For those living in tall buildings, gardening as a hobby may be somewhat limited. Any available land is scarce, and they are usually the property of the collective community, meaning that you won’t be able to work any magic with those green fingers of yours.
Luckily, plants can be pretty hardy, and they can grow almost anywhere, even inside your home. The thumb rule for gardening is the availability of sunlight, which entails planting at your balcony or along the windowsill. This guide will take you through the process of turning your apartment or condominium unit into a mini garden.
Since your high-rise unit is above ground, your home is itself a micro-environment. Hence, the altitude of your unit is paramount, as an increase or decrease in level influences the wind movement and sunlight exposure. Units on the lower levels usually receive less light as neighbouring structures are shading them.
Wind movement becomes more intense as the height of your home increases, which is capable of damaging plants with broad, dense leaves. Knowing these factors allows you to mitigate them, either by placing barriers to break the wind, or to grow a specific species of plant capable of withstanding such conditions.
2. Reaping the fruits of your labour
We can indulge in a whole topic of suitable plants for your apartment, but let’s keep it brief in today’s subject. Herbs are among the best choices for high-rise gardening as they require little maintenance, growing easily in small pots or cramp places. Such plants include onions, garlic, basil, parsley and thyme.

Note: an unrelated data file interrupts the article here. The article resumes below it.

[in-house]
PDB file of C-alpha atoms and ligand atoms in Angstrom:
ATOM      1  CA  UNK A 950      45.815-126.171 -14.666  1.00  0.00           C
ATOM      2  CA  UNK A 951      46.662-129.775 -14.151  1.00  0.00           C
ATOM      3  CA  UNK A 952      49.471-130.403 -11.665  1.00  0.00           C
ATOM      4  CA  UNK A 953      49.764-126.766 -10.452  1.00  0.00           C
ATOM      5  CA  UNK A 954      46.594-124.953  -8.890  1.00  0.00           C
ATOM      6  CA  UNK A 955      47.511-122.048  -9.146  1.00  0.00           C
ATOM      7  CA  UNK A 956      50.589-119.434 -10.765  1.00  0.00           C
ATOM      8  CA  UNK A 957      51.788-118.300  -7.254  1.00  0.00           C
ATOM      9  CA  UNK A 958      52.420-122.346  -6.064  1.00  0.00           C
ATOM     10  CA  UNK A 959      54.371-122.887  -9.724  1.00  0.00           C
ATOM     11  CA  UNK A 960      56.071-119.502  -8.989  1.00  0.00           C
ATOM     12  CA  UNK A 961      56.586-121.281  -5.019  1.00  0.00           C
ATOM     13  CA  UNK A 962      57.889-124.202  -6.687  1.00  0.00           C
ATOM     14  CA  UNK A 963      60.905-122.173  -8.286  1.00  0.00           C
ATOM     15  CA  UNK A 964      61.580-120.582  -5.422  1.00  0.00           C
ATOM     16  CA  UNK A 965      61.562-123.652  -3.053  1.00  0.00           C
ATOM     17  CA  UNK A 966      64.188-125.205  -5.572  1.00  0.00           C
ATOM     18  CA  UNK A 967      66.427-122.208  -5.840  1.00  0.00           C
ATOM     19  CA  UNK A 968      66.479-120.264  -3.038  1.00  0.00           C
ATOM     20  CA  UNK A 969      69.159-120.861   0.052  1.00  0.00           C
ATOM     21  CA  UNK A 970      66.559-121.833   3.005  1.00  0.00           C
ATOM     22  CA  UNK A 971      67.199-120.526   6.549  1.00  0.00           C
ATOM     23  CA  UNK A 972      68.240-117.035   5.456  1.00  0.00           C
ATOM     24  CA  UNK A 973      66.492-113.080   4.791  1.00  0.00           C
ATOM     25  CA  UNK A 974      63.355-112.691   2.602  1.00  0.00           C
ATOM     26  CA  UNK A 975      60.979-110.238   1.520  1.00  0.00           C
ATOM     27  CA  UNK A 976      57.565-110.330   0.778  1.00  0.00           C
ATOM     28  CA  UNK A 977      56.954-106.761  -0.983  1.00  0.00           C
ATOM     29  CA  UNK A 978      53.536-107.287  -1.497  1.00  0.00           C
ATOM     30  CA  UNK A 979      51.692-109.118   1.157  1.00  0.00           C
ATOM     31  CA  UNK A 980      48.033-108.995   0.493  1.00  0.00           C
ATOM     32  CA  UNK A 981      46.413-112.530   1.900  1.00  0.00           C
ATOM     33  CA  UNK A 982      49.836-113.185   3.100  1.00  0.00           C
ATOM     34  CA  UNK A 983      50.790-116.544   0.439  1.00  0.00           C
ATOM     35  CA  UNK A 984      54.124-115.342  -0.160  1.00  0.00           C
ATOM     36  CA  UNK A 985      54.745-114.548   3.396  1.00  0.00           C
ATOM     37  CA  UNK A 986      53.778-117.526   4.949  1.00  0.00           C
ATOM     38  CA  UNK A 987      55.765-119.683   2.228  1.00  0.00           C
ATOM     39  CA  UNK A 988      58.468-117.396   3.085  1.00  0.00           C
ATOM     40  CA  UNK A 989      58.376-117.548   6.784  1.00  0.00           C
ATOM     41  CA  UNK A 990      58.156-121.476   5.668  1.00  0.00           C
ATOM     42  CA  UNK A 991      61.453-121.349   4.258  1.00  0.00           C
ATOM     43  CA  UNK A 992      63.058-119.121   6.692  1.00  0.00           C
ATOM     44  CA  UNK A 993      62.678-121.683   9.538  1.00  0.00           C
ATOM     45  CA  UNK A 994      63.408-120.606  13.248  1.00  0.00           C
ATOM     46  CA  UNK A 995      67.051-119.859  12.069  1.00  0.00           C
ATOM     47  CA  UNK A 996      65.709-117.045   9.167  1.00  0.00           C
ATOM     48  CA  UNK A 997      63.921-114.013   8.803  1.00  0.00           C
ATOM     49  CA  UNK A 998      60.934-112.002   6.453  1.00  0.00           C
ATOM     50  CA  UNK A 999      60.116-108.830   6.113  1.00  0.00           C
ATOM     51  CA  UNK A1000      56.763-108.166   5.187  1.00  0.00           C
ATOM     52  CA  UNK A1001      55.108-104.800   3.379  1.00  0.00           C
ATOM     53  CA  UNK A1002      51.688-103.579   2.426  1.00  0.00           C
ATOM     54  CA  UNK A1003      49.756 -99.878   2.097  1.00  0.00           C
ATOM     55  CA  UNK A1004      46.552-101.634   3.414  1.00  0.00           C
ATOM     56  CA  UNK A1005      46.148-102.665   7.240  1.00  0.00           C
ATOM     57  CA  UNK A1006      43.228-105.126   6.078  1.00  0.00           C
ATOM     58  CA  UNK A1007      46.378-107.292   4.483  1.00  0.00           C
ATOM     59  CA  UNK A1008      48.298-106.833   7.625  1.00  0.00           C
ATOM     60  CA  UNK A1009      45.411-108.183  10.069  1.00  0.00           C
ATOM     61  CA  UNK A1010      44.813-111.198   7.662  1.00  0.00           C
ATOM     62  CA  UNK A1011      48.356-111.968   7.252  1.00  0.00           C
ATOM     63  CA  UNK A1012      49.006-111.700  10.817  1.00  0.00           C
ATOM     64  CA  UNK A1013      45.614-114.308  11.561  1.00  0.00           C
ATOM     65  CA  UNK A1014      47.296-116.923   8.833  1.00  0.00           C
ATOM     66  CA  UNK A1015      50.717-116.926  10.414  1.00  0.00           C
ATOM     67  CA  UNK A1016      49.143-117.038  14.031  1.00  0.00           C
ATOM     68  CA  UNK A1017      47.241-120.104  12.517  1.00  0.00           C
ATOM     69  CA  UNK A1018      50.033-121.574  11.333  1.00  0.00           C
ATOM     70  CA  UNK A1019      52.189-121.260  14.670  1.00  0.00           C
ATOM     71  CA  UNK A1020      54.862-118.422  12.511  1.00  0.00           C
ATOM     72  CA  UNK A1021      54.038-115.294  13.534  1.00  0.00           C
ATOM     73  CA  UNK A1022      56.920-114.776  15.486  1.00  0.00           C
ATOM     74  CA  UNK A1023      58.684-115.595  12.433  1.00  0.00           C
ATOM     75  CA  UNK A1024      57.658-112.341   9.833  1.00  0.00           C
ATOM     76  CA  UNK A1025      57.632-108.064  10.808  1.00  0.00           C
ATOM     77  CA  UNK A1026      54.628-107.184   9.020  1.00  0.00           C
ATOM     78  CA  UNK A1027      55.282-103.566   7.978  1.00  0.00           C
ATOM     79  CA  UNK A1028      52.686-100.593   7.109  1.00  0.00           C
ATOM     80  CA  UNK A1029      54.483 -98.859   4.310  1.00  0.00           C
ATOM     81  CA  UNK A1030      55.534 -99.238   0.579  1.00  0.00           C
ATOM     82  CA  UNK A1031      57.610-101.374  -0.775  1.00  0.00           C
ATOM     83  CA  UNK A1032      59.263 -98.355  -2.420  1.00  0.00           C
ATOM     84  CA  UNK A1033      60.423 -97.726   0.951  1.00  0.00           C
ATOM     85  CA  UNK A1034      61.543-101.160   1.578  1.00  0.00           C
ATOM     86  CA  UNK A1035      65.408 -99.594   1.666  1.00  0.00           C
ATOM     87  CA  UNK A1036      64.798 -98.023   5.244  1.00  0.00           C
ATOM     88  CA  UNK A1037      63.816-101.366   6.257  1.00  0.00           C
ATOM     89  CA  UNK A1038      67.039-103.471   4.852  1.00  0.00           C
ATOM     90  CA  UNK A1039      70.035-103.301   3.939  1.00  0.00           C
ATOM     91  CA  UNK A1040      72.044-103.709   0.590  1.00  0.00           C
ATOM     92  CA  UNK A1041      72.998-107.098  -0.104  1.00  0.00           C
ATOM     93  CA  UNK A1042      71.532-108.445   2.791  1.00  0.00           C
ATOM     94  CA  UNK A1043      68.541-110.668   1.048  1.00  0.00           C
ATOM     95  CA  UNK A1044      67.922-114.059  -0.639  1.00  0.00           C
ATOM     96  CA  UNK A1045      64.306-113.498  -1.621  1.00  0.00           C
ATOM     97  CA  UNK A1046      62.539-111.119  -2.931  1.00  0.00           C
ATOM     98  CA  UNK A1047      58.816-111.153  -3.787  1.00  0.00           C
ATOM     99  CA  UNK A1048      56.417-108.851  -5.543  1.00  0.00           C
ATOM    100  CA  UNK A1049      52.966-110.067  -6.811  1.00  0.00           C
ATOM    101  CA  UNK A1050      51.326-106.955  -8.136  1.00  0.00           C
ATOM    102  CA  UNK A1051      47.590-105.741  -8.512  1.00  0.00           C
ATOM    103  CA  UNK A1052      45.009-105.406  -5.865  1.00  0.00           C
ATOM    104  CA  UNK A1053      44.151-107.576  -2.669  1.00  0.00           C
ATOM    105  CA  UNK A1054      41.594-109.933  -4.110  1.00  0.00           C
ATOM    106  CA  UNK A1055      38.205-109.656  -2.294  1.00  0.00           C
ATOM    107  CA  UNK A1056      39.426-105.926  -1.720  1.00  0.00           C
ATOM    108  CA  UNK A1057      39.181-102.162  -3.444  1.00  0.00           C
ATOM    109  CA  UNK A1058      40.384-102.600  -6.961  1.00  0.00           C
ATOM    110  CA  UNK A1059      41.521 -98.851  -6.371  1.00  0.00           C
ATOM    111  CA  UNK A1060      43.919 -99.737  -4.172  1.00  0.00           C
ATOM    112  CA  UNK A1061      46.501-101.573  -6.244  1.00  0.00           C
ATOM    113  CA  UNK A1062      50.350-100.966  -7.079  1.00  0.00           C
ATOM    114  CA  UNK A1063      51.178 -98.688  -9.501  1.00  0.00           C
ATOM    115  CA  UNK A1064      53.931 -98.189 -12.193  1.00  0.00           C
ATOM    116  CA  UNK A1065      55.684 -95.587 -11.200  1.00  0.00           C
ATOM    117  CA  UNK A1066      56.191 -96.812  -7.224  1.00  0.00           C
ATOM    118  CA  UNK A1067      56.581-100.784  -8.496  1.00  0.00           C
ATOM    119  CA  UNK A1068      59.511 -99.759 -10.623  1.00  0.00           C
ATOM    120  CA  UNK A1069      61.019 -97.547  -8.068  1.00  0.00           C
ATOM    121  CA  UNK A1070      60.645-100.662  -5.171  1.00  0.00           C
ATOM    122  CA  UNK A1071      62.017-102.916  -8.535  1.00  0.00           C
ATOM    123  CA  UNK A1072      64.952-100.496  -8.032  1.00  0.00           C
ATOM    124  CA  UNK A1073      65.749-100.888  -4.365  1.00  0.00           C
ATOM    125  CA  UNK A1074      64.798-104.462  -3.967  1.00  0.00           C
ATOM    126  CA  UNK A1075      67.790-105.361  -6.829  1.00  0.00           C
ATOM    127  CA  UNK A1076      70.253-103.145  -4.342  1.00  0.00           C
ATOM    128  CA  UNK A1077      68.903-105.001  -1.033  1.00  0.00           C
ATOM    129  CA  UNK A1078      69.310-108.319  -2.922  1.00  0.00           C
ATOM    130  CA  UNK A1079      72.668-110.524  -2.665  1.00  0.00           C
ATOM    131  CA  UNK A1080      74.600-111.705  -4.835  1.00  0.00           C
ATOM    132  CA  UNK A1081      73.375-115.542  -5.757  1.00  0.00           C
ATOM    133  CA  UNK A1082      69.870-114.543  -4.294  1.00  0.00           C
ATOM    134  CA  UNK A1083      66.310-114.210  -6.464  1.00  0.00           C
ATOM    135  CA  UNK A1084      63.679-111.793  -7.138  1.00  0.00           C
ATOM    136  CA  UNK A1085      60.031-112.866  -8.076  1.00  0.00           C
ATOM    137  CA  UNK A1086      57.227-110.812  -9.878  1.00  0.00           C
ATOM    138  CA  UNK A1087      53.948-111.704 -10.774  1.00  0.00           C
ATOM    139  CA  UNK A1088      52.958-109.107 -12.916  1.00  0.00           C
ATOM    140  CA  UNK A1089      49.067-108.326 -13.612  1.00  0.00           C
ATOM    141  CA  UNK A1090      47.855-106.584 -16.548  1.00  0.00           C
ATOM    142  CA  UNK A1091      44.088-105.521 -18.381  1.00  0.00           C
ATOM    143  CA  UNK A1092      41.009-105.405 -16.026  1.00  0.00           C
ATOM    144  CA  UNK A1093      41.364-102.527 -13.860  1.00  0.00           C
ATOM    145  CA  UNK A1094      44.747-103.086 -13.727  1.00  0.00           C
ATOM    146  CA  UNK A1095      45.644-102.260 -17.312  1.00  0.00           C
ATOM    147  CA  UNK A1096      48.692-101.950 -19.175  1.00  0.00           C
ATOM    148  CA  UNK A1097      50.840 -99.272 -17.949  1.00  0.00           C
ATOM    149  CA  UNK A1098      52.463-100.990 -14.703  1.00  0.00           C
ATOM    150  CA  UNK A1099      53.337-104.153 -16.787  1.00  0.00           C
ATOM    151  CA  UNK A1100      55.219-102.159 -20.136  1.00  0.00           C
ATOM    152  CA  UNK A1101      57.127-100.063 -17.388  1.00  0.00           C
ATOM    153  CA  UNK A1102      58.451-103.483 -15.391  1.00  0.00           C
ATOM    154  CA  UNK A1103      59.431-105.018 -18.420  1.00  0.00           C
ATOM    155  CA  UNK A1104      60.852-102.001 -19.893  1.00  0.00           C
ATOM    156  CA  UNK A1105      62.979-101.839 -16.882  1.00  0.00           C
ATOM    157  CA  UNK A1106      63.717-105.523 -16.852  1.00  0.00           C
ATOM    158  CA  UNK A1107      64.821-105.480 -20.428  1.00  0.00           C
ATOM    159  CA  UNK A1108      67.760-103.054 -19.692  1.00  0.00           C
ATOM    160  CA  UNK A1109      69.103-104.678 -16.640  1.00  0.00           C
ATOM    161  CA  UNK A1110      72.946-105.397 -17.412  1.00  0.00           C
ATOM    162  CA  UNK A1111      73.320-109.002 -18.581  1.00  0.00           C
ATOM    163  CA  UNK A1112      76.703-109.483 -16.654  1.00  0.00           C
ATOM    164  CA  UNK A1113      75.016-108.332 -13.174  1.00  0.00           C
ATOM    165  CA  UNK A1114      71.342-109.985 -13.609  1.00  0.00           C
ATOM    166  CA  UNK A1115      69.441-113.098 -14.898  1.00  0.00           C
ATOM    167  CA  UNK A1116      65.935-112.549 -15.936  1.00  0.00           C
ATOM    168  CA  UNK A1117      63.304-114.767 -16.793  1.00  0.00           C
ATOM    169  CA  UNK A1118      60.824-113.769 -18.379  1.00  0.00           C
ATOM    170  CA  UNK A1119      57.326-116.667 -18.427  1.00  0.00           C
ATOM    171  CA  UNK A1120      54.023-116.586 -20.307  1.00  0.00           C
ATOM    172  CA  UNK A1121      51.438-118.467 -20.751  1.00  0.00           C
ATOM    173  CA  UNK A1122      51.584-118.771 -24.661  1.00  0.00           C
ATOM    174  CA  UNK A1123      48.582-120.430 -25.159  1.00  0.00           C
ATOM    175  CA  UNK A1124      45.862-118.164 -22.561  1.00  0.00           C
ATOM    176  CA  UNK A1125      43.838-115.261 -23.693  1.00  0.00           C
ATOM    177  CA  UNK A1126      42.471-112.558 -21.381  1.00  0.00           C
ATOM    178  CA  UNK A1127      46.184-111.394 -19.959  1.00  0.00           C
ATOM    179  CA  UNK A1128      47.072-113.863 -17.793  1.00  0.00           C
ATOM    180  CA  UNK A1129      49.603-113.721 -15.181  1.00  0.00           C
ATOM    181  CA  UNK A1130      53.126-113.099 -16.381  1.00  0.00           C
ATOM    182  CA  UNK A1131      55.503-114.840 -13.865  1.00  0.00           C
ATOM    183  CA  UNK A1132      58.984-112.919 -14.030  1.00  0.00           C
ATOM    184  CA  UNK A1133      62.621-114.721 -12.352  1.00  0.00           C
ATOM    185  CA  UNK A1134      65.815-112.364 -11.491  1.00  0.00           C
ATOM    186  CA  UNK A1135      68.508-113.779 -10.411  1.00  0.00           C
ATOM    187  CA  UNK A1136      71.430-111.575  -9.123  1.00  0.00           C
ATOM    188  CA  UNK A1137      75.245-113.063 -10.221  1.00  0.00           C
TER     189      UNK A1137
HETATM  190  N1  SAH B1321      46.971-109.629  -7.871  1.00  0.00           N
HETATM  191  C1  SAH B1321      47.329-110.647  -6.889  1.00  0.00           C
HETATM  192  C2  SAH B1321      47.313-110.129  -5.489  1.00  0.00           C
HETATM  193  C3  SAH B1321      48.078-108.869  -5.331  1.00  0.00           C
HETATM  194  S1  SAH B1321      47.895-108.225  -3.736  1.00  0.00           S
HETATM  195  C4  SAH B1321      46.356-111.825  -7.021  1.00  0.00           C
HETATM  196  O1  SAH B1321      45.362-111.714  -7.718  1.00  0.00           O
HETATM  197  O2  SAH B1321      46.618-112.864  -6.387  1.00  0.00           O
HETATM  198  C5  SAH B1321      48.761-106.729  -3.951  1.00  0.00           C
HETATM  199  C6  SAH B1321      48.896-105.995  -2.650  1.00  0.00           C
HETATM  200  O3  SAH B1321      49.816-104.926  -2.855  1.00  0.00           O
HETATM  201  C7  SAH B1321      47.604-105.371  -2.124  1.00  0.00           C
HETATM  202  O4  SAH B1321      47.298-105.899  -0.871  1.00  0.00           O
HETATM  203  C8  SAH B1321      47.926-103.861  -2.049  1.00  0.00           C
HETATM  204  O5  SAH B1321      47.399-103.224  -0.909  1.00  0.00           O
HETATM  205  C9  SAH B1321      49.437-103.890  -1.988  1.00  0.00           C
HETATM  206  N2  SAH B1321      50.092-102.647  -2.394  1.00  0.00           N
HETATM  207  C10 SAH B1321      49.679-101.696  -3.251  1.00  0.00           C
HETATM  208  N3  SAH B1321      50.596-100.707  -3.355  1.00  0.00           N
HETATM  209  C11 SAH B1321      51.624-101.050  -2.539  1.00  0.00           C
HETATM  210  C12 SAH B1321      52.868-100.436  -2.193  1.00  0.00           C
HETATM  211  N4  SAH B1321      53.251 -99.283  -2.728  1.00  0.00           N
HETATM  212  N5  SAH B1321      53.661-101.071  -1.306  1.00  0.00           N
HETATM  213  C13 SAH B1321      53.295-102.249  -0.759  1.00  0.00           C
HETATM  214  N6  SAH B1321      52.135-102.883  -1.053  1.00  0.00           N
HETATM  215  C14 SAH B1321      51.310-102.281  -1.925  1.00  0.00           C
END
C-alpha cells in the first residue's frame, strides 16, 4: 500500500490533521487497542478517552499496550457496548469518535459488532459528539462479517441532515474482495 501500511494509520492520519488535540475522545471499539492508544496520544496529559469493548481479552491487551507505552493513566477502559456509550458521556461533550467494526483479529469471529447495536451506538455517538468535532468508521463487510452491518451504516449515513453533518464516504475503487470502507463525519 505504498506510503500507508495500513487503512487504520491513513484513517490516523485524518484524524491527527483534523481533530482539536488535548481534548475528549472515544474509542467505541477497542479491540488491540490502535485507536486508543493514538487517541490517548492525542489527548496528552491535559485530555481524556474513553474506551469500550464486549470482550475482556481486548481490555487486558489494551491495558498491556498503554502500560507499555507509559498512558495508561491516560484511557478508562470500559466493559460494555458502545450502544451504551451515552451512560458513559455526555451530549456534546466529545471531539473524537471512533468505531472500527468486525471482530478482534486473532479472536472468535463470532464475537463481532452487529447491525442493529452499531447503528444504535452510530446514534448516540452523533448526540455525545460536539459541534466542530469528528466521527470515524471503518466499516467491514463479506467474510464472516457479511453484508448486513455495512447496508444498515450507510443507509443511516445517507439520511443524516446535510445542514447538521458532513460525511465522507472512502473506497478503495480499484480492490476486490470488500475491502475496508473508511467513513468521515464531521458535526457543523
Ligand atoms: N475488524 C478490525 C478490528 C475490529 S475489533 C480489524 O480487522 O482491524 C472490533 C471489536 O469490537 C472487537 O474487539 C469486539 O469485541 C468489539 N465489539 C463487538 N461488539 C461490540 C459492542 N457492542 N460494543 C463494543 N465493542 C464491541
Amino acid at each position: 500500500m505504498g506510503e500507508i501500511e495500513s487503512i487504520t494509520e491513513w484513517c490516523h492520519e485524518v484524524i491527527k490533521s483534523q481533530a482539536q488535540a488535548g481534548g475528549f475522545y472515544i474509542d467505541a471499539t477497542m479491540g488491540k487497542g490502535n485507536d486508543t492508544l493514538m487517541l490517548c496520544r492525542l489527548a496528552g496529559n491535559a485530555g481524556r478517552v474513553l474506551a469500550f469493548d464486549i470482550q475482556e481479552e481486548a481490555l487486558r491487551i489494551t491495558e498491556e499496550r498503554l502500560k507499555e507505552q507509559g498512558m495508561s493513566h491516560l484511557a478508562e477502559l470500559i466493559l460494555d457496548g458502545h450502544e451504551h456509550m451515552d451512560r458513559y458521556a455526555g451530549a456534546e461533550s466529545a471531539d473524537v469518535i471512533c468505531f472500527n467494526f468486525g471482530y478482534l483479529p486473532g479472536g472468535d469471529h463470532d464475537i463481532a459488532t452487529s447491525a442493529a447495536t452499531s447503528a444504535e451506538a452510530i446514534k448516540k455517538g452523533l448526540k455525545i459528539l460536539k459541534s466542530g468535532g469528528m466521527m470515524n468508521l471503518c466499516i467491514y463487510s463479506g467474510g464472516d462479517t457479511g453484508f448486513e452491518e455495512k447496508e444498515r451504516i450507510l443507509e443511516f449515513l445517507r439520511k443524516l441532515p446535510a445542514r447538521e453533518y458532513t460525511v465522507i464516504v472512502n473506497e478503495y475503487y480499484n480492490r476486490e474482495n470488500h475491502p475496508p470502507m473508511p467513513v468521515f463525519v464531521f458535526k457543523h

Salad greens like spinach and lettuce also grow quickly, and they make for a healthy meal. Those interested in a larger plant can try growing tomatoes, which can be very rewarding, considering that it is a common ingredient found in almost every dish worldwide. The idea is to grow plants that complement your cooking recipes.
Looking for a suitable indoor plant? Check it out at Filling your house with greens.
3. Feeding time
Pots are undeniably the main medium in which high-rise gardening is done. Since the soil is not connected to the land at ground level, it will dry quickly. You can test the soil by sticking your fingers an inch or two into it. If it has a dry and flaky texture, then it is time to water your plants.
Unless you have purchased a potting mix containing fertiliser, you will want to give your plant a regular dose of fertiliser. It is recommended to use a water-soluble fertiliser for ease as you can apply it while watering. Fertilise every other week, or as advised on the fertiliser label.
4. Pots that matter
With high-rise gardening, the plants you grow can serve both practical and aesthetic purposes. White ceramic pots blend very well with almost any style of interior decor. Besides, they also give off a clean, spacious look.
The bigger plants may do better in terracotta pots, which provide more room for their roots to spread. Since terracotta is heavier than plastic, it is more stable, reducing the chance of your large plant toppling over. Experiment with all the different mediums available, mix and match, and ultimately, enjoy the process of nurturing your plants.